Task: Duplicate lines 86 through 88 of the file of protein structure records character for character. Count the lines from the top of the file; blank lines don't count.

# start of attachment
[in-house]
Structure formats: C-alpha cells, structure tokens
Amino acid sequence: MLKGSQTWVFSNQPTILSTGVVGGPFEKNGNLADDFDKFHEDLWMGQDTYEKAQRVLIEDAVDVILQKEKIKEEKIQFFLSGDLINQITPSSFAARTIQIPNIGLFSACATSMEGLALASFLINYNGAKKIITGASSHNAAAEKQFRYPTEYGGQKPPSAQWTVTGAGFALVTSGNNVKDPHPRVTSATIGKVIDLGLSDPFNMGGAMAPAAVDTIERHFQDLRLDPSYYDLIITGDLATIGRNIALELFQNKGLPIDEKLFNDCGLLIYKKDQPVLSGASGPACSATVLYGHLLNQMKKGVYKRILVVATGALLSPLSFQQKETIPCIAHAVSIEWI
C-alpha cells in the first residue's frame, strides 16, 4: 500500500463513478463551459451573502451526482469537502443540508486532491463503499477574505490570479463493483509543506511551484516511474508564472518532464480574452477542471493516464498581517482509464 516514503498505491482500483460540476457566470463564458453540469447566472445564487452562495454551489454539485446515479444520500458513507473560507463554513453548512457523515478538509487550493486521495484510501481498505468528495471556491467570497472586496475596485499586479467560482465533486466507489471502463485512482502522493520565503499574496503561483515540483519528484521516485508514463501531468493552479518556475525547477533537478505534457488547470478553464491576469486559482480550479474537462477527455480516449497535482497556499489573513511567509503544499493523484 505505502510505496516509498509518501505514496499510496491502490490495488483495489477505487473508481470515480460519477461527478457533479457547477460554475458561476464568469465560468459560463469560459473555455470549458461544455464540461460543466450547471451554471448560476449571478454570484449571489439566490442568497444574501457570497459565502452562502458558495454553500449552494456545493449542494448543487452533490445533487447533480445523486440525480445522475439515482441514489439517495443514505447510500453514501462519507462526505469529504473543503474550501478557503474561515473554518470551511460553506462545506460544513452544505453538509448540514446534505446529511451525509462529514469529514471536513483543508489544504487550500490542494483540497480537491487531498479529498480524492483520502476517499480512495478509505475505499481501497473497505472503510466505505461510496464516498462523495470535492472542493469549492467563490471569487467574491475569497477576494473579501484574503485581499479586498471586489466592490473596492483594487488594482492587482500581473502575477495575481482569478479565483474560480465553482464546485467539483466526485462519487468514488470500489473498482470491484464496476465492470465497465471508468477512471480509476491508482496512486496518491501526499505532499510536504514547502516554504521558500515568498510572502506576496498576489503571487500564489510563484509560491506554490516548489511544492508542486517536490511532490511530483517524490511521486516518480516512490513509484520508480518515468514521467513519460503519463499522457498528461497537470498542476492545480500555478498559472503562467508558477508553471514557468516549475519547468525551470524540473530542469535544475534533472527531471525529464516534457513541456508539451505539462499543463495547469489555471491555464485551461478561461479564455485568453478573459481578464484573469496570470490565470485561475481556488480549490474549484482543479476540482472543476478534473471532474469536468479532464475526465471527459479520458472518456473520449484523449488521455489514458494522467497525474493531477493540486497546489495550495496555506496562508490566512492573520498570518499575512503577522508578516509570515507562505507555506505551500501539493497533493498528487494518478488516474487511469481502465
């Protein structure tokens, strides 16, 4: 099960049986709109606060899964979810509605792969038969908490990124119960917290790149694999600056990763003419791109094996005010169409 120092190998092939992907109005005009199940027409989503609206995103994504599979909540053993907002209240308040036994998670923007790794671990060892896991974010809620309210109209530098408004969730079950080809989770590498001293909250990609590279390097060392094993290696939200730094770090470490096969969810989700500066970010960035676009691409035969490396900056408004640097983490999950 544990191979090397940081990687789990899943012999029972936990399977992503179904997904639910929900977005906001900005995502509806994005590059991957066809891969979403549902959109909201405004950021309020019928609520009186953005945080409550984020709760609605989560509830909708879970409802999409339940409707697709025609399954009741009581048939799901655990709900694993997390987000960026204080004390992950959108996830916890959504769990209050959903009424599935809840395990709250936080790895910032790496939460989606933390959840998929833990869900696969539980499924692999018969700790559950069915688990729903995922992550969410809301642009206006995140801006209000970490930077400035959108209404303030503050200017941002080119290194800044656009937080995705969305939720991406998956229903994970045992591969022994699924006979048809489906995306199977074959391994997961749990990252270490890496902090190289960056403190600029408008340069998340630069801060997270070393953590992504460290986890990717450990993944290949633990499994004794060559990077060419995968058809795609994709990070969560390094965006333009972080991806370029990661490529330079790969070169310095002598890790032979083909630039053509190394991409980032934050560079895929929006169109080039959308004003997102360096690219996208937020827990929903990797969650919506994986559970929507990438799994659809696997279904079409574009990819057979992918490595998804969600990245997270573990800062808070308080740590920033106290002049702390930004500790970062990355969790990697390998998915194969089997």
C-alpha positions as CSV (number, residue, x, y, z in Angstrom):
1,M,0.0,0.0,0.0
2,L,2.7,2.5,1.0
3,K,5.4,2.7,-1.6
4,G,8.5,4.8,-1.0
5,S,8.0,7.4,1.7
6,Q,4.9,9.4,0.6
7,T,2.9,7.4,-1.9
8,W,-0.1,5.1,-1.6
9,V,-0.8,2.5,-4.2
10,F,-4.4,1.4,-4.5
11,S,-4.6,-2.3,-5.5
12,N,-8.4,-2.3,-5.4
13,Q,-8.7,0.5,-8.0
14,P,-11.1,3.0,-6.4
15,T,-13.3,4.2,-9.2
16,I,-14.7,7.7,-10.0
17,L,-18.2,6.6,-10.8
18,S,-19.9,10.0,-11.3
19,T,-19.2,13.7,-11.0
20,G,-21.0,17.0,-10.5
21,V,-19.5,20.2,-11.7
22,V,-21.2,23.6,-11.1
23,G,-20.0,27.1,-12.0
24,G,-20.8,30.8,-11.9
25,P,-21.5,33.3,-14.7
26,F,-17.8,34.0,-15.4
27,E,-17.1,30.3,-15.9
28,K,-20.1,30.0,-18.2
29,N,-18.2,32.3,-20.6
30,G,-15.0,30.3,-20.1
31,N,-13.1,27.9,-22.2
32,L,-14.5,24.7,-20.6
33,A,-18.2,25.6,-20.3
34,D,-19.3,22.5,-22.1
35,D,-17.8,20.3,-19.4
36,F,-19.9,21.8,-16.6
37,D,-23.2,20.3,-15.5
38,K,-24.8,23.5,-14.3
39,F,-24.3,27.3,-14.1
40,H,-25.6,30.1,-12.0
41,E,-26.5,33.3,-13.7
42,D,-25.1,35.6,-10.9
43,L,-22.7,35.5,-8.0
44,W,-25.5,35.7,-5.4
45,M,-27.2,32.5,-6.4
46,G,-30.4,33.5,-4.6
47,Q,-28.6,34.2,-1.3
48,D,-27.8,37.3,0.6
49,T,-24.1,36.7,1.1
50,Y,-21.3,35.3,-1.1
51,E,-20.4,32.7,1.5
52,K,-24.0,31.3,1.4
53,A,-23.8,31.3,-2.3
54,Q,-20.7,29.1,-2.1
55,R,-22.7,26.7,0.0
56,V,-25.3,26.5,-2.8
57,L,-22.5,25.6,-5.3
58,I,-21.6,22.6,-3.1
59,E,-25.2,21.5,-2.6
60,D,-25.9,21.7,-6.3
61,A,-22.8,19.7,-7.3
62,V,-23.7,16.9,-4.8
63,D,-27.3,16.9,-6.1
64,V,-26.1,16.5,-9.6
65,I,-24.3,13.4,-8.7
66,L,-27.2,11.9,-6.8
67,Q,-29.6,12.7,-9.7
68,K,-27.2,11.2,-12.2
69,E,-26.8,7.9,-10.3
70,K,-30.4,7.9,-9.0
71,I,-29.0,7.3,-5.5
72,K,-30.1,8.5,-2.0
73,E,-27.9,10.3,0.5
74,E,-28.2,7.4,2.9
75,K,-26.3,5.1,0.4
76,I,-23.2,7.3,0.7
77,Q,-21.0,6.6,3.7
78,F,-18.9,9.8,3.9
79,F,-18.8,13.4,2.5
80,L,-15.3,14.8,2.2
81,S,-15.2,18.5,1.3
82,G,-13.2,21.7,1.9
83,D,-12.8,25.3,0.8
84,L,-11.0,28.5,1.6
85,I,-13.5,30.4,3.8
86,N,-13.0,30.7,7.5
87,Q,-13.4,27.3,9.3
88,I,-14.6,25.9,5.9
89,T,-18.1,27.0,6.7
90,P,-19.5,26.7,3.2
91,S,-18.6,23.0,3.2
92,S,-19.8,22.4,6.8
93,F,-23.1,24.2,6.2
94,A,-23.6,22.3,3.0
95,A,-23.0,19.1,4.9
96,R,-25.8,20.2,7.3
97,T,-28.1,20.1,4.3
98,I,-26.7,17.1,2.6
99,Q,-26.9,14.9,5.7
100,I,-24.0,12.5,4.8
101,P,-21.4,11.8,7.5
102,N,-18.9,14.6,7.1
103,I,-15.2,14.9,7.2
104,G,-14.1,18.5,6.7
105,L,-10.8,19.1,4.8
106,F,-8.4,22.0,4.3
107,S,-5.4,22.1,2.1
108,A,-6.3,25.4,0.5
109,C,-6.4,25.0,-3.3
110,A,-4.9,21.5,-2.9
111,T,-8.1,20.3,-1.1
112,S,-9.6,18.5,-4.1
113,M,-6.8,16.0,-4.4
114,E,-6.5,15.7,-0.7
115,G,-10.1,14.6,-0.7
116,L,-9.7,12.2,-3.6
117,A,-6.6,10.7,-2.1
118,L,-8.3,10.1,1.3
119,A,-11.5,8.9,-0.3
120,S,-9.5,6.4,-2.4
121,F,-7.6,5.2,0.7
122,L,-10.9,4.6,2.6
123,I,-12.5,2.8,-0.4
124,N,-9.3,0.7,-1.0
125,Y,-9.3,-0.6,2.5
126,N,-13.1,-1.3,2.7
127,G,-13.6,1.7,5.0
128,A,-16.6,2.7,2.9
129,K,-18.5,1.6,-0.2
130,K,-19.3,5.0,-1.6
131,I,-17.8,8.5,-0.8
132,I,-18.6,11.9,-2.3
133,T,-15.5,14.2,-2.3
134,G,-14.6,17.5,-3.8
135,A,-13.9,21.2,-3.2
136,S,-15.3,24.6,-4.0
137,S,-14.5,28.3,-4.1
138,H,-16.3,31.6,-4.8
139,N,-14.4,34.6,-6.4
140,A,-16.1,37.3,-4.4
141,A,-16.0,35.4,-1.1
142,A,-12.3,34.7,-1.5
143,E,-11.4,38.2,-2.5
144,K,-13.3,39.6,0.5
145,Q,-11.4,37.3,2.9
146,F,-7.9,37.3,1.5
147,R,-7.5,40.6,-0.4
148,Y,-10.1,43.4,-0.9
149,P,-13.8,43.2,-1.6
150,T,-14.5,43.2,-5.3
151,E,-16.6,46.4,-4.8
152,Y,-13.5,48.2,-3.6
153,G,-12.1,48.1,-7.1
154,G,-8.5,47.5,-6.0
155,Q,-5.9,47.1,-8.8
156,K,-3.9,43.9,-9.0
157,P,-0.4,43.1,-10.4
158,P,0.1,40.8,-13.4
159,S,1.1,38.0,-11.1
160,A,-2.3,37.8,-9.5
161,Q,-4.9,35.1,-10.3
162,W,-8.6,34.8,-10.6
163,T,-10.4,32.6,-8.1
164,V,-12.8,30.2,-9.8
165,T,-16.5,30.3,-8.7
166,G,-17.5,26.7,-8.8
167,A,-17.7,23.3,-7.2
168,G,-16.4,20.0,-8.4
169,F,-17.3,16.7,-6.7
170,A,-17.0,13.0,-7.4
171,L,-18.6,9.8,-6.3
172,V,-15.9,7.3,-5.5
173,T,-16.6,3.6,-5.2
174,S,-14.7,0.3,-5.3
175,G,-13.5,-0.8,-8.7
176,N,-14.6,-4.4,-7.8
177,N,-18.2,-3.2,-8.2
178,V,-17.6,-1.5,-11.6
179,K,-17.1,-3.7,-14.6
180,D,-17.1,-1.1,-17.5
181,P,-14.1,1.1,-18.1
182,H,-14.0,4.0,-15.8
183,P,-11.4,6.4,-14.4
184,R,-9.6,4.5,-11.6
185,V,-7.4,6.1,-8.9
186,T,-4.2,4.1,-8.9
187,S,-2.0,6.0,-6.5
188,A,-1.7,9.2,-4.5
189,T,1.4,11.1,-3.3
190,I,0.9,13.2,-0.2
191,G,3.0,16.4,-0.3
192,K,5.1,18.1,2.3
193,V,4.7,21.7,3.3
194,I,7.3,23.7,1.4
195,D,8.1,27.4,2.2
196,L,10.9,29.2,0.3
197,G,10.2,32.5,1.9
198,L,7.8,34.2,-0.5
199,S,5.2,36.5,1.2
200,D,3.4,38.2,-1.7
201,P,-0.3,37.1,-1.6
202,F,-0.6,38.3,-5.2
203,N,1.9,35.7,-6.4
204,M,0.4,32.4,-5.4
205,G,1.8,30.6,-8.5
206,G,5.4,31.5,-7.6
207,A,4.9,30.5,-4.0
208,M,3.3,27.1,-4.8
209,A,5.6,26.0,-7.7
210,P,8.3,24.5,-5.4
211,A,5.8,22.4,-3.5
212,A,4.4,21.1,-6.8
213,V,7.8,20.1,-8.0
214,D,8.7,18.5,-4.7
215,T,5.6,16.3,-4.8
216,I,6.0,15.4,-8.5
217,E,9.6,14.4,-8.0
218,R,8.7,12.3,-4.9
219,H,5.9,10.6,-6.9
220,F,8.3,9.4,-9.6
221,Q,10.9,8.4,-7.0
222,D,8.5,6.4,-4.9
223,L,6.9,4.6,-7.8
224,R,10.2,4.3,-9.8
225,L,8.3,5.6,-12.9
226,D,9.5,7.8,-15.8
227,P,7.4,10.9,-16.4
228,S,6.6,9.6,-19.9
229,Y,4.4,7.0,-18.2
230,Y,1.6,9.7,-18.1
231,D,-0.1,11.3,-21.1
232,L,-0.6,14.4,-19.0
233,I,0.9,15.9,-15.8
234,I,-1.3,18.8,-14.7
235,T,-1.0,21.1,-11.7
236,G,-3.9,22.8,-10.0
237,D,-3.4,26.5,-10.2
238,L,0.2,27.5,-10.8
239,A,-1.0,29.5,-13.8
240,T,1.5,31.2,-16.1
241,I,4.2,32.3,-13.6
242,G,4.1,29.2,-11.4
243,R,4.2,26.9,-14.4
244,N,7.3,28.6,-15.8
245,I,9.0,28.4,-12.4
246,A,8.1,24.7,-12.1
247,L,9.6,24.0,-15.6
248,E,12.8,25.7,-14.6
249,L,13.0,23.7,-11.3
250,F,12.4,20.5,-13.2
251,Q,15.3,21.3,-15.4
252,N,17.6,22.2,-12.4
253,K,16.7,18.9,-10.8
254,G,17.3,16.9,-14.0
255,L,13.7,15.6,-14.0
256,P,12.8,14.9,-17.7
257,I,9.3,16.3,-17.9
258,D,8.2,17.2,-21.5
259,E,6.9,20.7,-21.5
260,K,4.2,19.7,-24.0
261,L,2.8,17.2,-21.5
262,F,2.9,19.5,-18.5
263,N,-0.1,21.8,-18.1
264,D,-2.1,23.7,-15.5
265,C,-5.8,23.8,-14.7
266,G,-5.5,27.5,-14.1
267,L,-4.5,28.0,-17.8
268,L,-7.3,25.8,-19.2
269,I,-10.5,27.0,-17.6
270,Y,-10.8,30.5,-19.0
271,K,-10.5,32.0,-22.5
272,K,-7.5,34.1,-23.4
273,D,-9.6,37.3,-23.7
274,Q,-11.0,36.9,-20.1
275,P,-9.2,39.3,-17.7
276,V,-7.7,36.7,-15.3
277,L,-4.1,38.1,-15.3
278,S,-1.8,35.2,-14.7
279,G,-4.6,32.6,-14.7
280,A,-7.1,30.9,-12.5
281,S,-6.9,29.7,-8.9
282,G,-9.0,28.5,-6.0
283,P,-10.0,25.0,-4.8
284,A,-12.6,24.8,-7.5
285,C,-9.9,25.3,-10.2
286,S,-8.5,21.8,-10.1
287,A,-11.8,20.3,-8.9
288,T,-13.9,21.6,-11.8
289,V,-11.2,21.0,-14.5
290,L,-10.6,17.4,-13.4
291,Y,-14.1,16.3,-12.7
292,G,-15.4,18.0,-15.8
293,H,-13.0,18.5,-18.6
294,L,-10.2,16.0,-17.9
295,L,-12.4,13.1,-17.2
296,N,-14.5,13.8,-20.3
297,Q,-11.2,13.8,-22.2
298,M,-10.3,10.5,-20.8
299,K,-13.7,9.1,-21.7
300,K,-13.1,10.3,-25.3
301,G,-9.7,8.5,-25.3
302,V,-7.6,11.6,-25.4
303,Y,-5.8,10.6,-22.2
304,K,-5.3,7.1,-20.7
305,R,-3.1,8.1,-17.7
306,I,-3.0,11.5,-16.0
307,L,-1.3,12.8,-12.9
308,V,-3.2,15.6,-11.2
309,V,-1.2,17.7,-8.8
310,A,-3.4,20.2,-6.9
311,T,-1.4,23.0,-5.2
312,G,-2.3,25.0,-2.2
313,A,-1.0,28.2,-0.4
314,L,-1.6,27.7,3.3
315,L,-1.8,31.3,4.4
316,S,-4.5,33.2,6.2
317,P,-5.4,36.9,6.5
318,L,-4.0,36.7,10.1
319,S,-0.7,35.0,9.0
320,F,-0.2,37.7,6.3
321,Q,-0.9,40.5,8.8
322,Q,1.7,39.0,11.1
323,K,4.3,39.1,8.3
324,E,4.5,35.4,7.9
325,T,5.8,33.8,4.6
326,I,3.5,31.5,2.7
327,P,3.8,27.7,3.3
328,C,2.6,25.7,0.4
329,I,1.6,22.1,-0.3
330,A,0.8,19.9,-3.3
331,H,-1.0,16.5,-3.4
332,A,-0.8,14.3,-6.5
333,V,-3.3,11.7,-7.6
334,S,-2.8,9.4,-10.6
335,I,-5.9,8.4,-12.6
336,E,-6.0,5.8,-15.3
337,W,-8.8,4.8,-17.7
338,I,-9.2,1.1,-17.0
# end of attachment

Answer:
80,L,-15.3,14.8,2.2
81,S,-15.2,18.5,1.3
82,G,-13.2,21.7,1.9